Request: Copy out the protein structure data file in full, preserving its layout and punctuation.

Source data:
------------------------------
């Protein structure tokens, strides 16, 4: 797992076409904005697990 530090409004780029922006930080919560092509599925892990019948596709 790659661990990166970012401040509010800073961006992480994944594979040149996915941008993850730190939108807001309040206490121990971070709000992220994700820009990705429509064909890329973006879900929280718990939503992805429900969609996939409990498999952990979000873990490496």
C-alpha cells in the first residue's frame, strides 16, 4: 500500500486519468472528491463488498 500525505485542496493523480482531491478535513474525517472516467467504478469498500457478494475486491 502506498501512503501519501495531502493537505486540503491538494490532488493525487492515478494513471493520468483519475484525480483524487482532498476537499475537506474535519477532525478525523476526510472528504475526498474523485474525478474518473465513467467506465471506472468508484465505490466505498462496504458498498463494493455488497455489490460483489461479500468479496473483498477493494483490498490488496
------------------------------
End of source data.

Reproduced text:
């Protein structure tokens, strides 16, 4: 797992076409904005697990 530090409004780029922006930080919560092509599925892990019948596709 790659661990990166970012401040509010800073961006992480994944594979040149996915941008993850730190939108807001309040206490121990971070709000992220994700820009990705429509064909890329973006879900929280718990939503992805429900969609996939409990498999952990979000873990490496």
C-alpha cells in the first residue's frame, strides 16, 4: 500500500486519468472528491463488498 500525505485542496493523480482531491478535513474525517472516467467504478469498500457478494475486491 502506498501512503501519501495531502493537505486540503491538494490532488493525487492515478494513471493520468483519475484525480483524487482532498476537499475537506474535519477532525478525523476526510472528504475526498474523485474525478474518473465513467467506465471506472468508484465505490466505498462496504458498498463494493455488497455489490460483489461479500468479496473483498477493494483490498490488496